Mr. Speaker, I am rising to speak today to oppose Bill C-2, An Act to amend the Controlled Drugs and Substances Act. As you are aware, this bill had been introduced as Bill C-65 at the end of the previous parliamentary session. It has now been reintroduced in its current form, as Bill C-2.
We are the only party to comment on the subject today. The NDP is the only party standing up to give a voice to the least fortunate in our society.
The Conservative government has missed a fine opportunity. It should have taken advantage of the House prorogation to consign this bill to oblivion. It is a thinly veiled attempt to stop supervised injection sites from operating, in direct defiance of a Supreme Court ruling on these sites.
The bill sets out a lengthy and arduous list of criteria that supervised injection sites would have to meet before the minister would grant them an exemption under the Controlled Drugs and Substances Act. These criteria will make it much harder for organizations to open supervised injection sites in Canada.
For new supervised injection sites, preparing the application would be so onerous that it would likely deter applicants from opening such a site. The department's representatives have told us that if an applicant were to accidentally forget to include any detail, the application would automatically be refused. Even if all the required documents were included with the application, and it has the full support of the community, the minister would still be able to refuse the application.
If the bill is passed, new applications will have to include the following: scientific evidence demonstrating a medical benefit; a letter from the ministers responsible for public health and safety, municipal governments, local police chiefs and senior public health officials; information about infectious diseases and overdoses related to the use of illicit substances; a description of the drug treatment services available at the public safety site; a description of the potential impact of the site on public safety; a description of the measures that would be taken to minimize the divergence of controlled substances; information on loitering in a public place that may be related to certain activities involving illicit substances, drug trafficking and crime in the vicinity of the site at the time of the application; a report of the consultations held with a broad range of community groups from the municipality, including copies of all written submissions received and a description of the steps that would be taken to address any relevant concerns.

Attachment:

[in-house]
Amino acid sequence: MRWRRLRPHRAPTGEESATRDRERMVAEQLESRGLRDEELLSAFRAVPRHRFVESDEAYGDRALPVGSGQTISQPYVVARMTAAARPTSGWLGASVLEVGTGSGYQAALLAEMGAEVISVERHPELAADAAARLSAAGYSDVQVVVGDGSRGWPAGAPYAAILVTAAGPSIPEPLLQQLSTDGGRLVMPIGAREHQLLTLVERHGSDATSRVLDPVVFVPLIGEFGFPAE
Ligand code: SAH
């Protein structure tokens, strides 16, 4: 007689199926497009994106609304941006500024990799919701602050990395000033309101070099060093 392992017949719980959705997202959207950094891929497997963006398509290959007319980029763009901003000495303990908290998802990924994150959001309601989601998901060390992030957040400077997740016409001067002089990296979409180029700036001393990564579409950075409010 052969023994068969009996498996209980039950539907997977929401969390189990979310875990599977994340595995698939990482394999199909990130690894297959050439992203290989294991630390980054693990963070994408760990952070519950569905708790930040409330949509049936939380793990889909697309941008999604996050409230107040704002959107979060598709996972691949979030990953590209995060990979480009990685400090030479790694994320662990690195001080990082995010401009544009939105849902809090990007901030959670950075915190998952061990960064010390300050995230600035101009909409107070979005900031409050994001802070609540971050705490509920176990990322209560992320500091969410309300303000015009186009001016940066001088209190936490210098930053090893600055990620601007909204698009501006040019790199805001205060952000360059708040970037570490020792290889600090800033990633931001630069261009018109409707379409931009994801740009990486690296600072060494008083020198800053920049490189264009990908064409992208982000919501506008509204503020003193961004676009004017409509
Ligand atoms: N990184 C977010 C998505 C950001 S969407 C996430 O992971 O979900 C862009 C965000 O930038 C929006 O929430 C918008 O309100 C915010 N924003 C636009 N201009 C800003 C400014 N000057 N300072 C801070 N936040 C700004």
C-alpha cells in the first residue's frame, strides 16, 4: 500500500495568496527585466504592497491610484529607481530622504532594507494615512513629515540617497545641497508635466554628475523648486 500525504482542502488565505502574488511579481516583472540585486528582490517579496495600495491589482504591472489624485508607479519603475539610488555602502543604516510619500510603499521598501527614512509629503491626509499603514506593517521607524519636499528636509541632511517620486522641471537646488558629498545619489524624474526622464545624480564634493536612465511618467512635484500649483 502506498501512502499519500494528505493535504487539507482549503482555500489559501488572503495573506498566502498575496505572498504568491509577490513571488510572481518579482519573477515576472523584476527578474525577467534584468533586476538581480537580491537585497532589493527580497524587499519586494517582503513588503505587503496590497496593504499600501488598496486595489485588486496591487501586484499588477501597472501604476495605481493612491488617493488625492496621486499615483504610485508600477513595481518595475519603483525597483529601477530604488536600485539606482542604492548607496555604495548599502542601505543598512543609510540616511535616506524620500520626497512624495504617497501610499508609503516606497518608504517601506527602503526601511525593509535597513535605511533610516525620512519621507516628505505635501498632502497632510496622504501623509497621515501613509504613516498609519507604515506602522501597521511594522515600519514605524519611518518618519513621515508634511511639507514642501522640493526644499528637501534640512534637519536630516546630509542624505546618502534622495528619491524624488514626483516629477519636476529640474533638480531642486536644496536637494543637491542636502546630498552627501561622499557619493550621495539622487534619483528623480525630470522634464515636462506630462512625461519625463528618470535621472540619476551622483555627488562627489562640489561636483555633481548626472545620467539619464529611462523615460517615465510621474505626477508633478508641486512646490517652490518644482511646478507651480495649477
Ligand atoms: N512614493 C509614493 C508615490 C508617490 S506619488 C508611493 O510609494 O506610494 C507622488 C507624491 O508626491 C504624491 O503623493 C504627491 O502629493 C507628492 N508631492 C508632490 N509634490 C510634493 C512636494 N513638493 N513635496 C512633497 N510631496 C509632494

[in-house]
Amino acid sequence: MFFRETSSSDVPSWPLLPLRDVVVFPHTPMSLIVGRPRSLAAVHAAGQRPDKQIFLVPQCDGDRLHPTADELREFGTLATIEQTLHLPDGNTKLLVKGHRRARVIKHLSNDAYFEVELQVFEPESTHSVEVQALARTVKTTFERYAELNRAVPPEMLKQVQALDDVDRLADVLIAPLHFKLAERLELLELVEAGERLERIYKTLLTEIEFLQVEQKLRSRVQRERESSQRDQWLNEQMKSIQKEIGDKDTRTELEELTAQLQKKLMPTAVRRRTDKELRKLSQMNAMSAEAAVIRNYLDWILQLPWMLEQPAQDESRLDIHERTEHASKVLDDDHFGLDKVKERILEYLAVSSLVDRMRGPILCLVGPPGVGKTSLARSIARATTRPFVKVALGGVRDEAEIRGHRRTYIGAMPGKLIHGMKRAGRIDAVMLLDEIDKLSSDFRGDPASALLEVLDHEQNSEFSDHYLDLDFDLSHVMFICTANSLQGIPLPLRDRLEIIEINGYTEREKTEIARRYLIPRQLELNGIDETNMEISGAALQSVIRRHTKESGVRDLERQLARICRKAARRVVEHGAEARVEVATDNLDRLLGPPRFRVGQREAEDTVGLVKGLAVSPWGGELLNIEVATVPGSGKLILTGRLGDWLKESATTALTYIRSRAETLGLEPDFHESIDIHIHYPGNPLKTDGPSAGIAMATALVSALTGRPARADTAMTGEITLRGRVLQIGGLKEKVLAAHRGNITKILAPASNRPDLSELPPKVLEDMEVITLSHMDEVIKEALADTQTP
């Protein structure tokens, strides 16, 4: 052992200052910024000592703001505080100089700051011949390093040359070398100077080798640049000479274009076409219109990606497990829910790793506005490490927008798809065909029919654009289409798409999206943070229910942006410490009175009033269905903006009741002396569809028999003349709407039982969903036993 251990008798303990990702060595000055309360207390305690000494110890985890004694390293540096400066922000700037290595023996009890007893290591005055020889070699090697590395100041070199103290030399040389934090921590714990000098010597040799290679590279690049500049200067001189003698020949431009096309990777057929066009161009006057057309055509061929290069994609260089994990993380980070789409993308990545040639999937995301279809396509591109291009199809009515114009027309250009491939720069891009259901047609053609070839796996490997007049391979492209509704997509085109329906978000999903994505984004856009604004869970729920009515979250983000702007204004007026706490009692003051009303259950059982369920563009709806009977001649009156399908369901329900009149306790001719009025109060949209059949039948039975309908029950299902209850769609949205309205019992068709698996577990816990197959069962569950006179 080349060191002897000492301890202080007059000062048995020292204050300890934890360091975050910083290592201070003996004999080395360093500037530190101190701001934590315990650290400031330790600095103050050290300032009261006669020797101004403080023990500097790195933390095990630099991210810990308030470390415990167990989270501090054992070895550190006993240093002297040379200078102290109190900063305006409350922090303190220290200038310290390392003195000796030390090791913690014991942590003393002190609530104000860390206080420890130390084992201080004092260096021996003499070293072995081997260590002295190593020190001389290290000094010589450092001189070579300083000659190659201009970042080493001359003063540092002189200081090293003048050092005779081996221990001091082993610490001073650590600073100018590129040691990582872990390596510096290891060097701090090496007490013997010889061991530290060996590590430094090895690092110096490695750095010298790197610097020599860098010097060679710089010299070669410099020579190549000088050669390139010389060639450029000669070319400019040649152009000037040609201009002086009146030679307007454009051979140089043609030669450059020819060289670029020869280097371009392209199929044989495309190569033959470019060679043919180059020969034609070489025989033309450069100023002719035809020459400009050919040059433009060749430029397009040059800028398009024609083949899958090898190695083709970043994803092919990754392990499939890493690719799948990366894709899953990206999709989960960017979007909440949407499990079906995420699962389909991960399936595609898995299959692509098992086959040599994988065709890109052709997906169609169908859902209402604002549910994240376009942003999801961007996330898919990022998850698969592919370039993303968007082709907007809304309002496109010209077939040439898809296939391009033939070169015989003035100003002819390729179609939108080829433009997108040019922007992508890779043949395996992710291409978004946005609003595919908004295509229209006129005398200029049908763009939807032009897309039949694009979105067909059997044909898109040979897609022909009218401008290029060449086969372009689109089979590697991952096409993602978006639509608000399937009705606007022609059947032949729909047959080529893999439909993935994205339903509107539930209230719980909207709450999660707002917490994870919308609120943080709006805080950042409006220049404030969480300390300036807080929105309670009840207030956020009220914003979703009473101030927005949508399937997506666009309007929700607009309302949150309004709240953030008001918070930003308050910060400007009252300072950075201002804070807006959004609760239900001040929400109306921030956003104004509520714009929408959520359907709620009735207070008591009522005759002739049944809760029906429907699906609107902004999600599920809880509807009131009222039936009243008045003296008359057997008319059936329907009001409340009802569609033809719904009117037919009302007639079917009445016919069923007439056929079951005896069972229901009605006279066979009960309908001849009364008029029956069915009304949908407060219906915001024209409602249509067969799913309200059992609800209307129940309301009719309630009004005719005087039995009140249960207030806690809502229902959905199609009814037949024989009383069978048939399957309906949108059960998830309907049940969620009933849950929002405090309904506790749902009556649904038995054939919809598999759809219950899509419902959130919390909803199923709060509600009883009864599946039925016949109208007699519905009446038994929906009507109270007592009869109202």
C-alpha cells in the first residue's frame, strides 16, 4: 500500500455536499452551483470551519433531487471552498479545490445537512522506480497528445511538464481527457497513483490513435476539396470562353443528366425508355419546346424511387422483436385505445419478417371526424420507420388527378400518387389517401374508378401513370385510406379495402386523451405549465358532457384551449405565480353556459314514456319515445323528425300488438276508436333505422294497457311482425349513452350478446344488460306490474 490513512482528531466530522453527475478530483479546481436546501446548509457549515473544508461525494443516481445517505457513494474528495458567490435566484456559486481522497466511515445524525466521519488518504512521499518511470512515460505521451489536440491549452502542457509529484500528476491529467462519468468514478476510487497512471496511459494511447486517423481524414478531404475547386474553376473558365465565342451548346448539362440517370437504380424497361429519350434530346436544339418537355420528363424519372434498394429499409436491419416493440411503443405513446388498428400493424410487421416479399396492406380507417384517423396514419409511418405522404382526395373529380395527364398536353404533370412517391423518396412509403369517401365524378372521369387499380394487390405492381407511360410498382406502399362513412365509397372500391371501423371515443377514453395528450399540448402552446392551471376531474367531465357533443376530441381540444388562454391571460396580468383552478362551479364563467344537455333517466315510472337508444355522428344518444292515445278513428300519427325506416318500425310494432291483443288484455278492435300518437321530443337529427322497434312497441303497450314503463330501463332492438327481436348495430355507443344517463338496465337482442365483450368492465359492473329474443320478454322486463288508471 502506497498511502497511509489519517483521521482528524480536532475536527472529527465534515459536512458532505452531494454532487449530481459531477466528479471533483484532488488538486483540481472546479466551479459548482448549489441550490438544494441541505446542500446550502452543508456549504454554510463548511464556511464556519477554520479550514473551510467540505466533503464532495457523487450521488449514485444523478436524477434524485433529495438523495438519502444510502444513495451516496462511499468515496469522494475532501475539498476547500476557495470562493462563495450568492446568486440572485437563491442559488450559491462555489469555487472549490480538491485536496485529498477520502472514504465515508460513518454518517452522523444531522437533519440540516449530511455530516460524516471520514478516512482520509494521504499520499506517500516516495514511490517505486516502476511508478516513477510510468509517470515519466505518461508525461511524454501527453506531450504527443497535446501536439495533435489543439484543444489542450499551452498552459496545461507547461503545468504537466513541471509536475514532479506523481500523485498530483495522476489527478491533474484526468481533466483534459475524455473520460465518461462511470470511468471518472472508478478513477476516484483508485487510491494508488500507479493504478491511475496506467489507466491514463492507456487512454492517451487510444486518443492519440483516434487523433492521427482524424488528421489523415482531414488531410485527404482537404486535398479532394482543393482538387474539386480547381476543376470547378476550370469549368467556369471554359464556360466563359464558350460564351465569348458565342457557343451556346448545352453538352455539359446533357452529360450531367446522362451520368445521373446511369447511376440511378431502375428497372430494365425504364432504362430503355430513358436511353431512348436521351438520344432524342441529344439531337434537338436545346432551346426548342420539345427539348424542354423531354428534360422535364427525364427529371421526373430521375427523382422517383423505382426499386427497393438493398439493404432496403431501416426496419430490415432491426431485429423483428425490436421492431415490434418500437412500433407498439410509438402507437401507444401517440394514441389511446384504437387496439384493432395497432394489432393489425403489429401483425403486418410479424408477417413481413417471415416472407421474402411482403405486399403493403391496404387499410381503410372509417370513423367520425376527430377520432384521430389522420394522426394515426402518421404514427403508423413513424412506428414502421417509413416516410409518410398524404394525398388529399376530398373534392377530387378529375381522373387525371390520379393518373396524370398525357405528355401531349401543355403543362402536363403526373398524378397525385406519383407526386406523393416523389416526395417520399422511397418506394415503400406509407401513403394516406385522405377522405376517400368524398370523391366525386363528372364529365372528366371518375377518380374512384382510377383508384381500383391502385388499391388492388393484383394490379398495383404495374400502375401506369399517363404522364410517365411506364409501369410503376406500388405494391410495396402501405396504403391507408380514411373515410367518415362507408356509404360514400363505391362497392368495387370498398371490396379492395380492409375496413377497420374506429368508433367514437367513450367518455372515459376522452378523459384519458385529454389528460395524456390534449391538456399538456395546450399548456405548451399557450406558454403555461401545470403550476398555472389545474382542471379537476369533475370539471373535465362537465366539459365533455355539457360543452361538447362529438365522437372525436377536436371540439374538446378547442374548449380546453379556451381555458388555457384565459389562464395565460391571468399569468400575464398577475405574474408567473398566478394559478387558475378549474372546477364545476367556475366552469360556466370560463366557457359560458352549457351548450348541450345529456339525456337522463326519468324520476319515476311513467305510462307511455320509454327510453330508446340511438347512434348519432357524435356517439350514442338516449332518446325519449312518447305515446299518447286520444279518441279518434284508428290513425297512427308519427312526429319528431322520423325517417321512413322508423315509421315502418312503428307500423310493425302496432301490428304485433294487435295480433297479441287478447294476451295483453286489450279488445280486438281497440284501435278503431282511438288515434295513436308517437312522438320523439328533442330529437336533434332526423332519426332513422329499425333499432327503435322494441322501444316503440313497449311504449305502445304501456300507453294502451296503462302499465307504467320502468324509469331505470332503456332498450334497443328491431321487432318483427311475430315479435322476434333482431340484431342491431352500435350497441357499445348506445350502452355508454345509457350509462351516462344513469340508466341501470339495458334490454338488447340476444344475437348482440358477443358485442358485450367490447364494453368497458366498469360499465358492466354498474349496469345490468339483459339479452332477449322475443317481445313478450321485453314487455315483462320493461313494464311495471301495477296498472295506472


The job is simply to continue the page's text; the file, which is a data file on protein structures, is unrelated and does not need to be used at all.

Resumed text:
Needless to say, drug addicts could die 15 times in that timeframe.
Some requests may also take forever for no good reason, which means groups could be kept waiting for months or even years. The bill mentions there will be a 90-day public consultation period when a group requests an exemption, but it does say how long it could take for Health Canada to process a request, or for the minister to reach a decision.
The bill also lays out principles that the minister will have to consider before accepting a request. These principles, stated in section 5, essentially list all reasons why a request could be rejected. I quote:
The Minister may only grant an exemption for a medical purpose under subsection (2) to allow certain activities to take place at a supervised consumption site in exceptional circumstances and after having considered the following principles: